If the bill becomes law, credit card consumers would no longer be free to
- agree to contracts that enable lenders to offer lower initial interest rates by reserving the option of raising interest rates (with due notice) on the card balance when interest rates change in the overall economy.
- agree as a student to a credit line greater than both $500 and 20% of the student's income.
- agree to any credit card contract with provisions printed in less than a 12-point font.
- borrow more than 25% of a credit card's limit in order to pay the first-year fees on that card (that typically allow the card to offer a below-market interest rate).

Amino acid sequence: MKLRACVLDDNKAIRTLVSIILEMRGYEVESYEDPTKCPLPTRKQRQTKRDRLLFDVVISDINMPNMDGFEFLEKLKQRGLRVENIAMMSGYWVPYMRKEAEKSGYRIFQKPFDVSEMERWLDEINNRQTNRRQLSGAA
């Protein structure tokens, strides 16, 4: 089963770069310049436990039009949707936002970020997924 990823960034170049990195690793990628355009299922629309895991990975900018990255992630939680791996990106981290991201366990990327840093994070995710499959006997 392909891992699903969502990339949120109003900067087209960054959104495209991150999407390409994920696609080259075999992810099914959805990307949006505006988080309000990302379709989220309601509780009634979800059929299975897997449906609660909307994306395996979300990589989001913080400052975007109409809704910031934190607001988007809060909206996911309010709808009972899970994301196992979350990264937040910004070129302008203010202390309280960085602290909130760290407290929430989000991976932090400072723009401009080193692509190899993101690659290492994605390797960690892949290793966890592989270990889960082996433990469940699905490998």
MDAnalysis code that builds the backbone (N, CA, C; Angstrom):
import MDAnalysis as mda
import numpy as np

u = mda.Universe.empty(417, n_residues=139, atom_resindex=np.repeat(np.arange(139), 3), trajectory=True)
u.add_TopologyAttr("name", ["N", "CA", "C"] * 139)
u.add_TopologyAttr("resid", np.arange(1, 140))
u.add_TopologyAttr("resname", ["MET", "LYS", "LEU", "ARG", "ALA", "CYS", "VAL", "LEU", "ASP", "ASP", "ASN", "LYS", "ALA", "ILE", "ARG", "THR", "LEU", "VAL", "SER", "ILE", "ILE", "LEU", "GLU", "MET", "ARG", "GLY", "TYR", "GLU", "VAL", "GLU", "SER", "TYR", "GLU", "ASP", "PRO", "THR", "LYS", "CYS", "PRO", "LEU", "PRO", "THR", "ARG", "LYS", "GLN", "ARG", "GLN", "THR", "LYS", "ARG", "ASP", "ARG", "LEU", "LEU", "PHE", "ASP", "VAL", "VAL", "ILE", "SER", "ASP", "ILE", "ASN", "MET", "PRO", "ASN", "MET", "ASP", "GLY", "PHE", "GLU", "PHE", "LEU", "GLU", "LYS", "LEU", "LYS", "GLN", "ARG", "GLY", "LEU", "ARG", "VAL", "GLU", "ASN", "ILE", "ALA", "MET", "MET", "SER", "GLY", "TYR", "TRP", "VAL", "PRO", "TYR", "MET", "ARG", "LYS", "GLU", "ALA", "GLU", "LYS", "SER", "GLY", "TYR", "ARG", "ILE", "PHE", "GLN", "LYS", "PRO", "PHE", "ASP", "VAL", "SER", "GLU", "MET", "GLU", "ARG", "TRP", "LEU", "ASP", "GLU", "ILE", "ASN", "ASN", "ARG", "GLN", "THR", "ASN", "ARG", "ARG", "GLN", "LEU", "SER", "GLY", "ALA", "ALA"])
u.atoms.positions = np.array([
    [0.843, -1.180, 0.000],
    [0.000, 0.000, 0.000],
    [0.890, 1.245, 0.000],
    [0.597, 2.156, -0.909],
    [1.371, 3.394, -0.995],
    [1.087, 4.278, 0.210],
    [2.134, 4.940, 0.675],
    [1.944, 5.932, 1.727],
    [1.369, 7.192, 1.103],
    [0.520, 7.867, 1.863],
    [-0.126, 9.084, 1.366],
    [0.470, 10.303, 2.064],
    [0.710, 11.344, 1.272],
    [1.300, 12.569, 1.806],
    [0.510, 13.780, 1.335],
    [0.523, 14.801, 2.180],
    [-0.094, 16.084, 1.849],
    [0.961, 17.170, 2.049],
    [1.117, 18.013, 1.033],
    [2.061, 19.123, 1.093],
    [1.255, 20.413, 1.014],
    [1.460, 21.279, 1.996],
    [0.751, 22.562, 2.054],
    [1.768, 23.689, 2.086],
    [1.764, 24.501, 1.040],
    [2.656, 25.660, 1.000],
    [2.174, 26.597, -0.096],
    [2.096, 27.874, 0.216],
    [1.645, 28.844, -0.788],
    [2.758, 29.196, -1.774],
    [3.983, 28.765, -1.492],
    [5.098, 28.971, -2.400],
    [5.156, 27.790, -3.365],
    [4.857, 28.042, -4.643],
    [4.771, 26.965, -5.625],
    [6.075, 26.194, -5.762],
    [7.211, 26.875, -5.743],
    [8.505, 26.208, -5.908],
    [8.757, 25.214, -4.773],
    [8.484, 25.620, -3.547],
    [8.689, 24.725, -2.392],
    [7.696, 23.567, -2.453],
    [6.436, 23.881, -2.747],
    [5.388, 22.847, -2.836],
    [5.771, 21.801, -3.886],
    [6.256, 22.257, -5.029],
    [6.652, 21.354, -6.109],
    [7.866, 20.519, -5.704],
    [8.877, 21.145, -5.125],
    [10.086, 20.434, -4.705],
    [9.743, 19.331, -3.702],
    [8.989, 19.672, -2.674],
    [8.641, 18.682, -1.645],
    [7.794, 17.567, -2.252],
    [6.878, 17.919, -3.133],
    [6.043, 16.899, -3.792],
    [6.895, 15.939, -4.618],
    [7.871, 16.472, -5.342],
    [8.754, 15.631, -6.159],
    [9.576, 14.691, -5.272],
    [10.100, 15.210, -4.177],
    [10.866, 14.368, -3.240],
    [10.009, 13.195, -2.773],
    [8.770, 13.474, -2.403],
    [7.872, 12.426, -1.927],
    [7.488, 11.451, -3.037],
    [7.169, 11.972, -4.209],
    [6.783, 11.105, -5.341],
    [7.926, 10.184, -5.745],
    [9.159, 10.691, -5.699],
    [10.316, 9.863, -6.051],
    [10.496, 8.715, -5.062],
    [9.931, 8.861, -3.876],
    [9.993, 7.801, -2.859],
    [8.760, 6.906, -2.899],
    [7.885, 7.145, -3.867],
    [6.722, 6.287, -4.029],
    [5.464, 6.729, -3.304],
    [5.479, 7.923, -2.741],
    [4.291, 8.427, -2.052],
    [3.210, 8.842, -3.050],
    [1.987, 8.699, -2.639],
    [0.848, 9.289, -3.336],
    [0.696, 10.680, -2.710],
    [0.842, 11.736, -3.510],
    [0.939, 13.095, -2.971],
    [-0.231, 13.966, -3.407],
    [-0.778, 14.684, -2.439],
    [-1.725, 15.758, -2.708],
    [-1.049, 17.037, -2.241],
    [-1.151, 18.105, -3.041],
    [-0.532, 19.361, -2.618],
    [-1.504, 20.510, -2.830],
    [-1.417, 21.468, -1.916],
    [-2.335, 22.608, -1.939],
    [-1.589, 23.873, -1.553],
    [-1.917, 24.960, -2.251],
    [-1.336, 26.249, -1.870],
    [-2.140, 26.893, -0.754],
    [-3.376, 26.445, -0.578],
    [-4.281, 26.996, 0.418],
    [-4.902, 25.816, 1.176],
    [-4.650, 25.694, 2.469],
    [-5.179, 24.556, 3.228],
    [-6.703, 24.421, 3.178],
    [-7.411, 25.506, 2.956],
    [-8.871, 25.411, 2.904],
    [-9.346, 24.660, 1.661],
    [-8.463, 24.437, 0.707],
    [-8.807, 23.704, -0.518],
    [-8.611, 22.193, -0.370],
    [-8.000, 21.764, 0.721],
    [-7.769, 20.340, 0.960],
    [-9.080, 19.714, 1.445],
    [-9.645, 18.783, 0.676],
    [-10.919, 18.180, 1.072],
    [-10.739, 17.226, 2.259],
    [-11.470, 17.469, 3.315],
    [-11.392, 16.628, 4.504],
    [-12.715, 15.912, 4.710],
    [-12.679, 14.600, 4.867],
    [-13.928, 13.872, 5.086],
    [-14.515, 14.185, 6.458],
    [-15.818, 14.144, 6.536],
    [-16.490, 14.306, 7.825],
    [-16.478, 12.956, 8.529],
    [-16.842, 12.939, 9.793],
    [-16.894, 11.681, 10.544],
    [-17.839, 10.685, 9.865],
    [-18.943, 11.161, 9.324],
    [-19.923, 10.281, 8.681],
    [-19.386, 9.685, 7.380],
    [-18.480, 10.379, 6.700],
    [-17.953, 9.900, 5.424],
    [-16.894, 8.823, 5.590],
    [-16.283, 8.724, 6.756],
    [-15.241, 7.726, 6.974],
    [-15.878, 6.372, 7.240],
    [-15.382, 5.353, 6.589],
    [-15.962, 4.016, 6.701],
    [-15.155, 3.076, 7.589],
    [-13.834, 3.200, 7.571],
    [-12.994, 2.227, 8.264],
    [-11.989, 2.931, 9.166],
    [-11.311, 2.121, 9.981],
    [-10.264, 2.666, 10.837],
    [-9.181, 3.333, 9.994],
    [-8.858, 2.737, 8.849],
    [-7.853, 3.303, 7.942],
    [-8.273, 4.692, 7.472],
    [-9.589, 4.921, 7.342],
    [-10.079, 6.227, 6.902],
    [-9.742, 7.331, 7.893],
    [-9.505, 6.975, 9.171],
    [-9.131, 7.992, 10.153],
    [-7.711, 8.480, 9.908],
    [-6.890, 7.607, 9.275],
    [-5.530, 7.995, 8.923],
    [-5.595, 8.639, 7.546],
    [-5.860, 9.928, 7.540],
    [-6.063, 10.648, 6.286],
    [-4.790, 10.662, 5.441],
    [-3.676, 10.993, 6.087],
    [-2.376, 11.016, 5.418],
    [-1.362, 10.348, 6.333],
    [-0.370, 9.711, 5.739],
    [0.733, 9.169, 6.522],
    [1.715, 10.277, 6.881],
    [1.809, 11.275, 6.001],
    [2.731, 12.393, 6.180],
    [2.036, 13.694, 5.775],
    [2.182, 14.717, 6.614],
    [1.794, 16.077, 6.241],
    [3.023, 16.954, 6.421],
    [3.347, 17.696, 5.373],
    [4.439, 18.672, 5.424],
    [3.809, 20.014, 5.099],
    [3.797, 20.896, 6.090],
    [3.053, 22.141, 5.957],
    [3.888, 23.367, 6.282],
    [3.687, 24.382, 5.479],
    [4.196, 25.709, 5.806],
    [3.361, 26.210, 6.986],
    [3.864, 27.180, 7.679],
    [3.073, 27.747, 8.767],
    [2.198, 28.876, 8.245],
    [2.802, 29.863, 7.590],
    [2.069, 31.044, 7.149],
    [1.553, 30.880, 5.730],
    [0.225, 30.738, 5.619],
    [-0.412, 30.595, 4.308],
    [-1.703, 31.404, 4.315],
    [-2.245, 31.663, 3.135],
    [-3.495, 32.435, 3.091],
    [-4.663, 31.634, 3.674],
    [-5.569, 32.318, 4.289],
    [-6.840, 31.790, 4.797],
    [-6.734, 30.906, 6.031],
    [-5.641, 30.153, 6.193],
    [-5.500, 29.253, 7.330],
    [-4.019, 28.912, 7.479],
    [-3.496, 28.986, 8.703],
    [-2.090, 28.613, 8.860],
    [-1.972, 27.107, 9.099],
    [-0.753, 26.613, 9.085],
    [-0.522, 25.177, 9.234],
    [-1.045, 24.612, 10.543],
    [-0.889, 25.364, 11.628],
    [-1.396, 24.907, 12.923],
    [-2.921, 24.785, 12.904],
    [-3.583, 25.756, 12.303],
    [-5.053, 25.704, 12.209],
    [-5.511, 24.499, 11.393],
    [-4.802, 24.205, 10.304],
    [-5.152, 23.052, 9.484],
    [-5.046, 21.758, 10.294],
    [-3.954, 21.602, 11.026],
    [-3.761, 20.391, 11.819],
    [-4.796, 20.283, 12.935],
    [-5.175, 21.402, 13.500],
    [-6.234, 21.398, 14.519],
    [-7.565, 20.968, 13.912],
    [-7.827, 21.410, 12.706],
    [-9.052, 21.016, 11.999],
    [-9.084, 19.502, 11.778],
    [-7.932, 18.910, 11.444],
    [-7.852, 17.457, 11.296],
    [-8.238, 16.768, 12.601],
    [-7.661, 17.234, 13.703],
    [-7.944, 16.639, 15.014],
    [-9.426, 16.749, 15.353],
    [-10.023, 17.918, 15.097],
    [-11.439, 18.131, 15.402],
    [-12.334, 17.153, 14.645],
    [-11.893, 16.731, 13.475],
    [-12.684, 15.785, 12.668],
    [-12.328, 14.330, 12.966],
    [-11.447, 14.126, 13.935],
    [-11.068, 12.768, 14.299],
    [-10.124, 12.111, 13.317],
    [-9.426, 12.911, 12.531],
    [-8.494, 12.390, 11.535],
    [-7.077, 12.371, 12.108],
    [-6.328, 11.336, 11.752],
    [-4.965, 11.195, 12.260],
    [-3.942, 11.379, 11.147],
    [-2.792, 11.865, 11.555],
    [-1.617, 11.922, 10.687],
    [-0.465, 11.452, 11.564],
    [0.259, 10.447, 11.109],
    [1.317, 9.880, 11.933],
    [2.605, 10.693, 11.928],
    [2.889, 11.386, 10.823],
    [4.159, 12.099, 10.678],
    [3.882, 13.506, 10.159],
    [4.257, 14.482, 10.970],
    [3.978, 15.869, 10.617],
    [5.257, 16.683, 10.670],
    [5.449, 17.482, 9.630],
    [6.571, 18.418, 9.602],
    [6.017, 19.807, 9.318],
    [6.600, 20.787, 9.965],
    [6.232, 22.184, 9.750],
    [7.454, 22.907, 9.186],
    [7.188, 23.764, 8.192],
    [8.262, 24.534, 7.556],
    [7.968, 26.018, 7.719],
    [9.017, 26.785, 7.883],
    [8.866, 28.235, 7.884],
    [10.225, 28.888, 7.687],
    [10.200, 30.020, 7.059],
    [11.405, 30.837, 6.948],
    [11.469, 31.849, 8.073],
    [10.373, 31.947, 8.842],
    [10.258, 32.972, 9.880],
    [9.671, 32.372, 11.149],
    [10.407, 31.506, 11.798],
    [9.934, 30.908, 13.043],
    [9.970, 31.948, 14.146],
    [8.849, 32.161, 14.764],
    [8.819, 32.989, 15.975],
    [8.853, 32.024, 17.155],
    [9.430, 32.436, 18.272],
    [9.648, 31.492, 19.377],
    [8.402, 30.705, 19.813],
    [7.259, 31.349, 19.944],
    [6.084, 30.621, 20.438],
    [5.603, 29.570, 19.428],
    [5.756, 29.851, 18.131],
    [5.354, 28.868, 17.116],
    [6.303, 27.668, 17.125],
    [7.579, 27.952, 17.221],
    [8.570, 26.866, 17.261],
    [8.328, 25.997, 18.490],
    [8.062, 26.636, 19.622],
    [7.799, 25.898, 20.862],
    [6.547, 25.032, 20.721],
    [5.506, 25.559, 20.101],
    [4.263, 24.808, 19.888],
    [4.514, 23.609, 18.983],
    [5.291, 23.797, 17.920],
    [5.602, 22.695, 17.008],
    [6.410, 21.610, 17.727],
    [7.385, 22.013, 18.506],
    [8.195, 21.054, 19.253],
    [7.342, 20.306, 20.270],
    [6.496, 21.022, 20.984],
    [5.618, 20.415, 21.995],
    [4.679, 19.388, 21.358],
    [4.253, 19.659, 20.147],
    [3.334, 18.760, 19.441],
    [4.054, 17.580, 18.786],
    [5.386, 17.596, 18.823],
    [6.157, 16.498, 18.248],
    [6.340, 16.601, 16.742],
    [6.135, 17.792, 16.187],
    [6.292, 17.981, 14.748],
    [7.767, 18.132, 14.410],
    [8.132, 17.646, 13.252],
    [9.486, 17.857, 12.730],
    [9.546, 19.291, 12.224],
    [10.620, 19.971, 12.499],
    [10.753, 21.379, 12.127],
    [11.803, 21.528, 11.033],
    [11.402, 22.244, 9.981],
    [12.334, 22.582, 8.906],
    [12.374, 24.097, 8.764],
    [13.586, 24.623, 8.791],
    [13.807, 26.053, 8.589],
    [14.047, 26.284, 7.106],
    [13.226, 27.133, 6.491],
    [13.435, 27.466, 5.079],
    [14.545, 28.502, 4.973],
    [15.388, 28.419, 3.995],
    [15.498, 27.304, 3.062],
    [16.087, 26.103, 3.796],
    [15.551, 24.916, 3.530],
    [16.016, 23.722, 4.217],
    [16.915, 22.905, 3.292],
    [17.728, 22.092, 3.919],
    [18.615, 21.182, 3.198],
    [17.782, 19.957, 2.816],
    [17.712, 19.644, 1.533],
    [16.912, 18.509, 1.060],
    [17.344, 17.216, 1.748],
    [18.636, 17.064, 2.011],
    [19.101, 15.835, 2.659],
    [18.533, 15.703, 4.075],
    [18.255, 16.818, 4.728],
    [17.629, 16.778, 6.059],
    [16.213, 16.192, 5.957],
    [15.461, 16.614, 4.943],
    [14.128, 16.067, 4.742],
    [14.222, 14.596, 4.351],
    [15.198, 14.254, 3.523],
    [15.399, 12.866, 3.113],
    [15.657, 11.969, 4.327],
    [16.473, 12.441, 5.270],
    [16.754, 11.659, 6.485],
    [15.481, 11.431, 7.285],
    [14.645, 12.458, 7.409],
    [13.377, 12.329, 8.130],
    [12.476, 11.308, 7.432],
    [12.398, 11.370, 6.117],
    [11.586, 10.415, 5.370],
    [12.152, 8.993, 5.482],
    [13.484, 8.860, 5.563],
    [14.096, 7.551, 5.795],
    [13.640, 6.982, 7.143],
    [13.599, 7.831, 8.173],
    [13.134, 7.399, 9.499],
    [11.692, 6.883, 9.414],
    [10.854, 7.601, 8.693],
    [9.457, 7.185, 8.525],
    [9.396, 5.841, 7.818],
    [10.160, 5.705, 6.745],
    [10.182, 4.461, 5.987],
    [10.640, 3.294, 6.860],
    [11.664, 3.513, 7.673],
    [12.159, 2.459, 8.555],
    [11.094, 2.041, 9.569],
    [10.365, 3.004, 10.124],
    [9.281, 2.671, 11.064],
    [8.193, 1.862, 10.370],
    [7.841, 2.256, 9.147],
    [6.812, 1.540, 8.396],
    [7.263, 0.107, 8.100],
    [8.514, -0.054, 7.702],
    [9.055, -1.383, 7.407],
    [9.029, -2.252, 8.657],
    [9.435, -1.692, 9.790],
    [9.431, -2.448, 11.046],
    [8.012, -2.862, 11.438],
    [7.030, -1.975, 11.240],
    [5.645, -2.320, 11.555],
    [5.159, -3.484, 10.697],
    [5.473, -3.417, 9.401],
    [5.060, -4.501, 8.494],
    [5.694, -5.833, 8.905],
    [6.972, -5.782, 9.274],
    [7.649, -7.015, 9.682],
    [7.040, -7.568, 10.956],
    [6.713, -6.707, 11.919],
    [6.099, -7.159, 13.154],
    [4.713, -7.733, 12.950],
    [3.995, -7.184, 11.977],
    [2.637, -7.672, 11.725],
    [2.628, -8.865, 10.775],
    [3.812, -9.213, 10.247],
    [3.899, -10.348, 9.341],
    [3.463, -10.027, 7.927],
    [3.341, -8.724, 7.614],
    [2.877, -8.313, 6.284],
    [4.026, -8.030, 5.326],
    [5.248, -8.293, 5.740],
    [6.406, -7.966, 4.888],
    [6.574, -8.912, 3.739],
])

In the minds of Maloney and Eshoo, a "Bill of Rights" is something that protects grownups from their own choices. To use the "Bill of Rights" label in this way is to mock our real Bill of Rights -- the one designed to protect citizens not from themselves, but from people like Maloney and Eshoo whose edicts are enforced by men with guns.
[LTE submitted via CapWiz to:
- Palo Alto Daily News
- Palo Alto Weekly
- San Jose Mercury News
- Silicon Valley Community Newspapers]